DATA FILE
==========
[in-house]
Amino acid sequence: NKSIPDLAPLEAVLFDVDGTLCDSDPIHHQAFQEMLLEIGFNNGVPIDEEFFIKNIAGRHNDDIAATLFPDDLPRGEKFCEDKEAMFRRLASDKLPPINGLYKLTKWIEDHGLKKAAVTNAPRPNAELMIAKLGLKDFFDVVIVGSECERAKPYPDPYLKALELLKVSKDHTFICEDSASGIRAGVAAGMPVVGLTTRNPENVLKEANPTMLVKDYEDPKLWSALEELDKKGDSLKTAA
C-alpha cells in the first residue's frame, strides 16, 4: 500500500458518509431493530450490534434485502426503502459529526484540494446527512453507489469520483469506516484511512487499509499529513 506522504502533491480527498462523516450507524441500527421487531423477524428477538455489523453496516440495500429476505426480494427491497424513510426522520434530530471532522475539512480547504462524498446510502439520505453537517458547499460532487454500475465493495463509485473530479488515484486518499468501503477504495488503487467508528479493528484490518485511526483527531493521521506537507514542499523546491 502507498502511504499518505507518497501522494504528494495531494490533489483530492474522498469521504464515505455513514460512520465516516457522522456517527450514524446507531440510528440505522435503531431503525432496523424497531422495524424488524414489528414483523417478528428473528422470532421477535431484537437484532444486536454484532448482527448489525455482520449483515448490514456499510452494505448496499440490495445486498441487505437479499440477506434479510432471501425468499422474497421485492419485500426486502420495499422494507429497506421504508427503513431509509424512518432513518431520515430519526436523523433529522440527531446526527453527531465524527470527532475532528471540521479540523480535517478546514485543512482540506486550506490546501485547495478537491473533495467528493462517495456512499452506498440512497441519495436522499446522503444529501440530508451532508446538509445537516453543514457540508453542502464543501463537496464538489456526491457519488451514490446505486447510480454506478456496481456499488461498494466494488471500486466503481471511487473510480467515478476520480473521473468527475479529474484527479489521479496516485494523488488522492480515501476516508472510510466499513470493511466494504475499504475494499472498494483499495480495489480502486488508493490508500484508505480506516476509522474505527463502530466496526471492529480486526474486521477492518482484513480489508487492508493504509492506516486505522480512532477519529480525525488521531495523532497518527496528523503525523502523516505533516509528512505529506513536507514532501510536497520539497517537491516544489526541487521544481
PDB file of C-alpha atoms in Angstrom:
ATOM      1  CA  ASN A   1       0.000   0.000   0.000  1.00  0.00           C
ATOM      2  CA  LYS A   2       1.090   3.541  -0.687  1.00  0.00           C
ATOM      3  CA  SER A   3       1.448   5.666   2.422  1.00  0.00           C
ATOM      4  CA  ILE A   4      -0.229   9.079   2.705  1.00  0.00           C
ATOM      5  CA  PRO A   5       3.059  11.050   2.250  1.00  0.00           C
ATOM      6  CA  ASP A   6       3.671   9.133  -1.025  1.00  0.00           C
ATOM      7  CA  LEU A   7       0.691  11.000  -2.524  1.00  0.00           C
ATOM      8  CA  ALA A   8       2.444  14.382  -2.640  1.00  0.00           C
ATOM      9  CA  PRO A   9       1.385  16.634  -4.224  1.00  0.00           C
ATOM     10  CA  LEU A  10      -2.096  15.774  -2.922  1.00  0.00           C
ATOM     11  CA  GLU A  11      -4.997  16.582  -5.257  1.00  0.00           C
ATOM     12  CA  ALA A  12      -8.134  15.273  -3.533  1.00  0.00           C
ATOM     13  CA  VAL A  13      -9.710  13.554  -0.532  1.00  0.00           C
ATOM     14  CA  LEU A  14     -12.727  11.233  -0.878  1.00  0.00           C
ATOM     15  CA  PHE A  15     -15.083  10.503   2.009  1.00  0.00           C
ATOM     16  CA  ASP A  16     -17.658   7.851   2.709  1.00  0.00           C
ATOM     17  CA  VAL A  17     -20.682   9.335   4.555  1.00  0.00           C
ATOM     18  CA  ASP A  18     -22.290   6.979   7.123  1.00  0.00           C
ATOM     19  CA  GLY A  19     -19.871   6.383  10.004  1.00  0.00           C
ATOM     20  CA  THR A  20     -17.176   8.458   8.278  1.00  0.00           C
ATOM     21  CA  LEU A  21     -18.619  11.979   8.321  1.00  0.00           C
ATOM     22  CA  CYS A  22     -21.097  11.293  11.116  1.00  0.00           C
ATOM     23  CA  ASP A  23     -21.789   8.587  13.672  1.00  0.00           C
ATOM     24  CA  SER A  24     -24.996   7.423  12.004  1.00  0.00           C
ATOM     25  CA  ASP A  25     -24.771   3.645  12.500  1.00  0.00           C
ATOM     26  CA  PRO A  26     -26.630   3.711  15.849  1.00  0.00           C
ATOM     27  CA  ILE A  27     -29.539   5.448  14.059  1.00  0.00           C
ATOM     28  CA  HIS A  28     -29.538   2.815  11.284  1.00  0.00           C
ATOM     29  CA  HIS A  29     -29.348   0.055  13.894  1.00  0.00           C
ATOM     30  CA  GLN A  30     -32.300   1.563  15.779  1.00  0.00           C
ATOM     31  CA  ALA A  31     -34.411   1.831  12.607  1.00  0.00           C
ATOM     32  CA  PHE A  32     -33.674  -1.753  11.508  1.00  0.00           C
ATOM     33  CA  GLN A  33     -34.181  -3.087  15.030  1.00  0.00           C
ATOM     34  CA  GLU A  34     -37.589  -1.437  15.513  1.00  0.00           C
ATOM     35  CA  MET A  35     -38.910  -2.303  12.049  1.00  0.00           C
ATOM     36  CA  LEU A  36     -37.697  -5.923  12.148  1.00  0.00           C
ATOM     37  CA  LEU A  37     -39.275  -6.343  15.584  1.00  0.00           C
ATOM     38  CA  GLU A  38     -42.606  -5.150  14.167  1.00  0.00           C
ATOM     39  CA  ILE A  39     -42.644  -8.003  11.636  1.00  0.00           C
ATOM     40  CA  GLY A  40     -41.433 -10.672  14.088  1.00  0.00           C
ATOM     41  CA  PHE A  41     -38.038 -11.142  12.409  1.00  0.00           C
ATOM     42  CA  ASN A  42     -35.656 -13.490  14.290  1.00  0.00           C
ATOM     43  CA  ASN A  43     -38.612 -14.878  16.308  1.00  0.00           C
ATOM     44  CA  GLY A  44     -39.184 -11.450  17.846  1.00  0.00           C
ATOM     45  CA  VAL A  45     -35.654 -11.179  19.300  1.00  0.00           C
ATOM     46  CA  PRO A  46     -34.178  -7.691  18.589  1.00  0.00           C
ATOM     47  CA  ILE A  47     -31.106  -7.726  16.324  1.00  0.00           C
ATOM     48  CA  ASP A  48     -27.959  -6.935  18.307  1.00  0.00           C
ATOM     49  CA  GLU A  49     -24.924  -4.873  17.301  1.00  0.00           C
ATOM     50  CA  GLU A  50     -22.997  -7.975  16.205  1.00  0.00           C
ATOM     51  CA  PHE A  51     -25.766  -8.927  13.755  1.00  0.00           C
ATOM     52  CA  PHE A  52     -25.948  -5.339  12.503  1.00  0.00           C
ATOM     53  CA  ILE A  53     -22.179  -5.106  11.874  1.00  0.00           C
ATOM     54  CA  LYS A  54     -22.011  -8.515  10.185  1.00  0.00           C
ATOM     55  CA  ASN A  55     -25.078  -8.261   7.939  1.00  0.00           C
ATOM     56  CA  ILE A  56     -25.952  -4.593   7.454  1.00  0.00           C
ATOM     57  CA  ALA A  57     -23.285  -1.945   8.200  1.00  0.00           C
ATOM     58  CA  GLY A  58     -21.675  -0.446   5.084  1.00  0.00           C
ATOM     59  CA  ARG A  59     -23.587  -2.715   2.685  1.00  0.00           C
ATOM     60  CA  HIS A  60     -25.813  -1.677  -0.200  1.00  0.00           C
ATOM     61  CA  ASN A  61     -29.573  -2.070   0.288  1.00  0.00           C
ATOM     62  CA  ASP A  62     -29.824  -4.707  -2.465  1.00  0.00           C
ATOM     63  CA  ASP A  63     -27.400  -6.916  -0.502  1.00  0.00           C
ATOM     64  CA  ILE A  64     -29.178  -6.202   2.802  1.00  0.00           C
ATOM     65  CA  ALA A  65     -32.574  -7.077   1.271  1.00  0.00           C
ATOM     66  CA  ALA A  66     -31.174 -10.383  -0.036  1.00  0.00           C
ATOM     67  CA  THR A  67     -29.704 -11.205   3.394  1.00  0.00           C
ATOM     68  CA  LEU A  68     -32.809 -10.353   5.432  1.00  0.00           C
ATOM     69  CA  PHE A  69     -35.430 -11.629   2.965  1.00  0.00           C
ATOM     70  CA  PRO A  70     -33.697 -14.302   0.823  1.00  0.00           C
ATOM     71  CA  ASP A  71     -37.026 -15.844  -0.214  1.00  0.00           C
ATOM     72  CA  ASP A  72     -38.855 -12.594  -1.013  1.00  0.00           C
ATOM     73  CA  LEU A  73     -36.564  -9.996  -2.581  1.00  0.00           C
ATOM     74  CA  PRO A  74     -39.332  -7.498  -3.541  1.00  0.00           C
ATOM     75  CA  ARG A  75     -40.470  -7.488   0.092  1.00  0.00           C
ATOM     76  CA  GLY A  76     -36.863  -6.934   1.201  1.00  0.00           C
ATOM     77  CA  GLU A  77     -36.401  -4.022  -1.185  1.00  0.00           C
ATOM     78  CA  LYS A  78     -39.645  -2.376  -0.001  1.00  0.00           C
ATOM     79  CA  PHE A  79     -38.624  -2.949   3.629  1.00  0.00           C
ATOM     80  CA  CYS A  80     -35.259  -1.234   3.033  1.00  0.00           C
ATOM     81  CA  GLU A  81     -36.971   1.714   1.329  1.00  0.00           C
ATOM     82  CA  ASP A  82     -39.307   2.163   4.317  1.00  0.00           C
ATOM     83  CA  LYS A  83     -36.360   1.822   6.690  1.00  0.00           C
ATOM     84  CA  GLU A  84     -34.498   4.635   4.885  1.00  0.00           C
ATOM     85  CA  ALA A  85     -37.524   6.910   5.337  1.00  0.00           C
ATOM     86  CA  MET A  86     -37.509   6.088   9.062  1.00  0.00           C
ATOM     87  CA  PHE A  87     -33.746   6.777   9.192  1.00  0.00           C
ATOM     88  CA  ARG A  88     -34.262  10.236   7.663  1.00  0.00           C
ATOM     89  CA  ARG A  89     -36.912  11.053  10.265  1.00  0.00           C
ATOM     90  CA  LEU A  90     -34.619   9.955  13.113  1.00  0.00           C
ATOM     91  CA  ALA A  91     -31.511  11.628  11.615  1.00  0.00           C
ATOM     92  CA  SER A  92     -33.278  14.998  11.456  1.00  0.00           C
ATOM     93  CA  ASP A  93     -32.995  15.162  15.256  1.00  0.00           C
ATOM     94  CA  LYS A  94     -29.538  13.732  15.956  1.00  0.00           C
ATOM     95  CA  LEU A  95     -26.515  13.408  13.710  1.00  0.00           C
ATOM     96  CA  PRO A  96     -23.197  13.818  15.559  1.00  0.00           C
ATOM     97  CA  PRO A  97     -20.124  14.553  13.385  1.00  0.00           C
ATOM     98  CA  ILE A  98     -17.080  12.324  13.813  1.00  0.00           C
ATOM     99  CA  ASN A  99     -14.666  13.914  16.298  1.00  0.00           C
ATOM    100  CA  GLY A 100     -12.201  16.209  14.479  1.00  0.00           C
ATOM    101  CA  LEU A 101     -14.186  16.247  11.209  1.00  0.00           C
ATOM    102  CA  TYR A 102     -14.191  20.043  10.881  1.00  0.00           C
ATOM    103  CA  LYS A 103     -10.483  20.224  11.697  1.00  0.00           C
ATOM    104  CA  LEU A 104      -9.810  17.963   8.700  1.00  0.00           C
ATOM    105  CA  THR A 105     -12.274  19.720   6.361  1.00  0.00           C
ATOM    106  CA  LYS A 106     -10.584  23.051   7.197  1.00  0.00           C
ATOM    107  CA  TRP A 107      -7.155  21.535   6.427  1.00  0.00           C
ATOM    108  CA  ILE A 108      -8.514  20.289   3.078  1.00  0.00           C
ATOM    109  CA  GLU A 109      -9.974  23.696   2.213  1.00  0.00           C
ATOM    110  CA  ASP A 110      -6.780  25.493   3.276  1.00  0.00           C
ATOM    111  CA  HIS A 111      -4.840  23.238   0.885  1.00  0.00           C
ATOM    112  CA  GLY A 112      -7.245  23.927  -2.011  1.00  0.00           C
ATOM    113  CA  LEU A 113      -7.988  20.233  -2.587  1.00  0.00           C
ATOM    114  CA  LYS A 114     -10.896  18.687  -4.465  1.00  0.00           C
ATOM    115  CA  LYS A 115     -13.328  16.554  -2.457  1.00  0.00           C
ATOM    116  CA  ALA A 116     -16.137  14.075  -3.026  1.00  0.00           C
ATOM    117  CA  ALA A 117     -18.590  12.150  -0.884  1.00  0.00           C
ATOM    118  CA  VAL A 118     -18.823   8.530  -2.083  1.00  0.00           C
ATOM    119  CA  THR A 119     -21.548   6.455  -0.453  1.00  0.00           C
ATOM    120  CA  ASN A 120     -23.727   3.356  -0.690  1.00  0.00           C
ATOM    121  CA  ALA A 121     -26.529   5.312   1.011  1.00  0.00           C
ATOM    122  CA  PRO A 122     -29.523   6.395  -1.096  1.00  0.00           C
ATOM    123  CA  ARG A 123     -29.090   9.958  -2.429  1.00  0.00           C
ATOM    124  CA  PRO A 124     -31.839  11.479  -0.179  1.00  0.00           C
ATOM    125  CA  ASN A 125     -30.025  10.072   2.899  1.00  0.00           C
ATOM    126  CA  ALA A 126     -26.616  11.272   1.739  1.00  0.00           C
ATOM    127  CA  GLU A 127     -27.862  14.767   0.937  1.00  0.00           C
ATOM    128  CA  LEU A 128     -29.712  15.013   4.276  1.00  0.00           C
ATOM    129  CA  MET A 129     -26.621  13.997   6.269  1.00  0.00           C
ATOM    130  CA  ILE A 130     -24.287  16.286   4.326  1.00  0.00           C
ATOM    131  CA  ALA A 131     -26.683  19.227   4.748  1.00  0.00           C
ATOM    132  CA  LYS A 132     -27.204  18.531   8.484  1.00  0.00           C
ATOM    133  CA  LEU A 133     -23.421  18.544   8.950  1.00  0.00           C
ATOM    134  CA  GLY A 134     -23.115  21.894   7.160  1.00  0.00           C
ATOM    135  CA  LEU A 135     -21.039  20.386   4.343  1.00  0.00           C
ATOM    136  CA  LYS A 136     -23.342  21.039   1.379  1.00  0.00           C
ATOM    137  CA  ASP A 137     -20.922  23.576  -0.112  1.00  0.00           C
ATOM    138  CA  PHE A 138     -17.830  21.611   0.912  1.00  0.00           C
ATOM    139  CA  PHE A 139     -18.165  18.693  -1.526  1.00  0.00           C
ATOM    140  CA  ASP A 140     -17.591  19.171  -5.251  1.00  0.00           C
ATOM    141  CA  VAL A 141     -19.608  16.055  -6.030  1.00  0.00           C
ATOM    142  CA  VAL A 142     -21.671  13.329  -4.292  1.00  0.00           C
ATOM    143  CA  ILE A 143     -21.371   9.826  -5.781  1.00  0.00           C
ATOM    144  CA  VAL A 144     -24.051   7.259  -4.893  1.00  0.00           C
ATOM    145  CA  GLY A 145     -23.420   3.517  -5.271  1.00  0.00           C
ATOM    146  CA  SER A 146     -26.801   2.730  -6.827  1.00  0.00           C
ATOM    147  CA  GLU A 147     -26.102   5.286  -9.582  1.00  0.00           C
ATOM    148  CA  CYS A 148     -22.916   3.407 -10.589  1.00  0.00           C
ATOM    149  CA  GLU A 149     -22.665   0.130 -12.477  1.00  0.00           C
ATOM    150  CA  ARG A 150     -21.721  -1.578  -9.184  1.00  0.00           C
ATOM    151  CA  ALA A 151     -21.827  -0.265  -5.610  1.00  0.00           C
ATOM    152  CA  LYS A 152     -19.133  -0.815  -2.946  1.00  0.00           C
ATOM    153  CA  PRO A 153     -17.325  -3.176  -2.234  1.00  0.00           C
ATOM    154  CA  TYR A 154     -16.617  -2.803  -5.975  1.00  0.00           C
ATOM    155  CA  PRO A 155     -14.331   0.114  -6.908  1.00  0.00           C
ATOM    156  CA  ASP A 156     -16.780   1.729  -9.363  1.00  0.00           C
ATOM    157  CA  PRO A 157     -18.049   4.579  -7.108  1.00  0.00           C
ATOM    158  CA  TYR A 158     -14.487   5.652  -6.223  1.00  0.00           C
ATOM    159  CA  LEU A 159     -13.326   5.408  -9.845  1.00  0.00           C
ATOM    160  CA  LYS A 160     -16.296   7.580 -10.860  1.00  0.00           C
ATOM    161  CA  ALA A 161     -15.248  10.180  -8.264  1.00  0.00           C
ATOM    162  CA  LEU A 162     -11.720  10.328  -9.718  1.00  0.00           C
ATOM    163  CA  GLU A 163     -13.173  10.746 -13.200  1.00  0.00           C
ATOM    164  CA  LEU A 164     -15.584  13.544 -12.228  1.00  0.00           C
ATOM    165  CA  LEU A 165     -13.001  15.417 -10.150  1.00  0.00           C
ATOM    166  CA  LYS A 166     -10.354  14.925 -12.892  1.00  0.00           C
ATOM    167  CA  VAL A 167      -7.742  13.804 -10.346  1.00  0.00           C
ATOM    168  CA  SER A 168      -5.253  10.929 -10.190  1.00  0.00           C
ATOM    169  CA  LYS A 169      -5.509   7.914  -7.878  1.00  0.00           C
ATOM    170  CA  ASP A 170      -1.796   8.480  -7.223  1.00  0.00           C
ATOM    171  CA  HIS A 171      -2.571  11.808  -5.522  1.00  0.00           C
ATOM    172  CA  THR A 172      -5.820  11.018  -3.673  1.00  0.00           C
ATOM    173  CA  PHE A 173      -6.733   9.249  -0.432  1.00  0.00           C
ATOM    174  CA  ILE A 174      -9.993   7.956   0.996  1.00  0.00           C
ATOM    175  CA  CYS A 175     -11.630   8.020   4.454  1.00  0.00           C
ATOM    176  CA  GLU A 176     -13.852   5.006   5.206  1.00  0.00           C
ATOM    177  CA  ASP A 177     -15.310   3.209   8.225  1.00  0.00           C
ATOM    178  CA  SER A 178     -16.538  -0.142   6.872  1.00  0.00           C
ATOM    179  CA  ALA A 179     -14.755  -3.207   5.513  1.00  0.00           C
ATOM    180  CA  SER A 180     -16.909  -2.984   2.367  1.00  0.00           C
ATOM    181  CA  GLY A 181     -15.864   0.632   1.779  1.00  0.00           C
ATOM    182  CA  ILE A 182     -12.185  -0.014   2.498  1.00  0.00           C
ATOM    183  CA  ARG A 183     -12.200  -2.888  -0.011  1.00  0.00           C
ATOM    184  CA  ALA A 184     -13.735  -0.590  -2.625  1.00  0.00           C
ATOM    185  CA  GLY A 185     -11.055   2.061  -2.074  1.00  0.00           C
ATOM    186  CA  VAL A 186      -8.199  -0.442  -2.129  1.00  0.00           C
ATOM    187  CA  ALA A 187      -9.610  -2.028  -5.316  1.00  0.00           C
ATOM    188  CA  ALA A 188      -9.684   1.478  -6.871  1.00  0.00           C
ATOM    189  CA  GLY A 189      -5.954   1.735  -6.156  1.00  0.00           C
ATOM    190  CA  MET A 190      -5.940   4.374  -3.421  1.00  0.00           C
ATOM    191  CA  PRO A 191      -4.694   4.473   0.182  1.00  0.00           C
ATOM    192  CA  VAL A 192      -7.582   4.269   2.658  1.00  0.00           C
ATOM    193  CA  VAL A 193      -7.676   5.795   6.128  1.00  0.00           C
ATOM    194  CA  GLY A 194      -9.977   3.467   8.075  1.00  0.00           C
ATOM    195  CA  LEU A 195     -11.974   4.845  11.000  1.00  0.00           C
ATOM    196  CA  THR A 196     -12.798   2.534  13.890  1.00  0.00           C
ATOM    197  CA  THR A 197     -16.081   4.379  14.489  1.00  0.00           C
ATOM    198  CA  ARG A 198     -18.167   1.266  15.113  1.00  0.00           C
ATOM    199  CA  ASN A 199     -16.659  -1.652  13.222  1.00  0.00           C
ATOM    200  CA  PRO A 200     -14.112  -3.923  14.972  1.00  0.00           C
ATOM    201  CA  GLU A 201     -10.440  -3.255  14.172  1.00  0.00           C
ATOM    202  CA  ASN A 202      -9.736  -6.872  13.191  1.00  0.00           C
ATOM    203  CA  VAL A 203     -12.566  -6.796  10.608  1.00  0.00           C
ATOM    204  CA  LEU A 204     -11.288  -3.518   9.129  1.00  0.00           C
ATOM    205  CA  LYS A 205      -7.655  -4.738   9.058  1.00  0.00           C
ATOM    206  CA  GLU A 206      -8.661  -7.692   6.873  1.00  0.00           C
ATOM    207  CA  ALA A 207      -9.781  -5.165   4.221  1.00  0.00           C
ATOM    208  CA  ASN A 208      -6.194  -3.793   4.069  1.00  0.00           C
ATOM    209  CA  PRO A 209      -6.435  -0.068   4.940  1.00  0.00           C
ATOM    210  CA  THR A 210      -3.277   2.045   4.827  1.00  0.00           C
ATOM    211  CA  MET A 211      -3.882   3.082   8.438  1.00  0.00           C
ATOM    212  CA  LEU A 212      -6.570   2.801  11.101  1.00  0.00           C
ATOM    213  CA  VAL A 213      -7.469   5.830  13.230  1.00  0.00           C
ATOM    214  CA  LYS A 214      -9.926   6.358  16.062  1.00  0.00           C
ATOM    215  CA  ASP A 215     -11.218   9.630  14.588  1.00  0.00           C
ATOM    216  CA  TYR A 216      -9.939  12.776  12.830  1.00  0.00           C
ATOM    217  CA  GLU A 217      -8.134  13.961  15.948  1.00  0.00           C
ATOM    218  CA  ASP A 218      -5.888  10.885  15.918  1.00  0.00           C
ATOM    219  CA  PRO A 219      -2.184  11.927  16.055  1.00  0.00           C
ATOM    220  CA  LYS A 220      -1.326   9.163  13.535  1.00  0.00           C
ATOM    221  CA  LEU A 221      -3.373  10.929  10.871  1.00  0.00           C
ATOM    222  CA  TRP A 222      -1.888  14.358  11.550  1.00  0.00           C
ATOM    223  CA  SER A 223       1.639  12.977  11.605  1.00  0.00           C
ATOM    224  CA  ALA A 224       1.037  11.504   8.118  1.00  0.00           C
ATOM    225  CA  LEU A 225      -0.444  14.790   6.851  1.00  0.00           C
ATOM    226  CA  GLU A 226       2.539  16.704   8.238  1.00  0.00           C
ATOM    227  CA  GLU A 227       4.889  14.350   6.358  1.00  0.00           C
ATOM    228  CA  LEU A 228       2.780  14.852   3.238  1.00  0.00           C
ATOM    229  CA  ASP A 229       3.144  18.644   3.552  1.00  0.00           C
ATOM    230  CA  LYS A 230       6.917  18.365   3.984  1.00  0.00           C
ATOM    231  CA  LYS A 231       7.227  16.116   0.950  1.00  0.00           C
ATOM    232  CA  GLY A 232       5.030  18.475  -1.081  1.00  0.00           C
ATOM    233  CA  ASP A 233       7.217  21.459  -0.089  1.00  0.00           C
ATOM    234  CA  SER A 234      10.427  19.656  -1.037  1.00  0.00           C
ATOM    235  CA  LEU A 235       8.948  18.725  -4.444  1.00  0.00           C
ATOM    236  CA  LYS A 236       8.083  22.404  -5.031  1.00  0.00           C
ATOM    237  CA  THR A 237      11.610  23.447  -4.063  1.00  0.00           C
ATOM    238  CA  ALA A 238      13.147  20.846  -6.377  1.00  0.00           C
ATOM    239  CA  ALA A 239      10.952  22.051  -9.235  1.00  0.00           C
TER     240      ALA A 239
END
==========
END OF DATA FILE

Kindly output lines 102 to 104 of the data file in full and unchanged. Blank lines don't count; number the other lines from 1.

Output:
ATOM     98  CA  ILE A  98     -17.080  12.324  13.813  1.00  0.00           C
ATOM     99  CA  ASN A  99     -14.666  13.914  16.298  1.00  0.00           C
ATOM    100  CA  GLY A 100     -12.201  16.209  14.479  1.00  0.00           C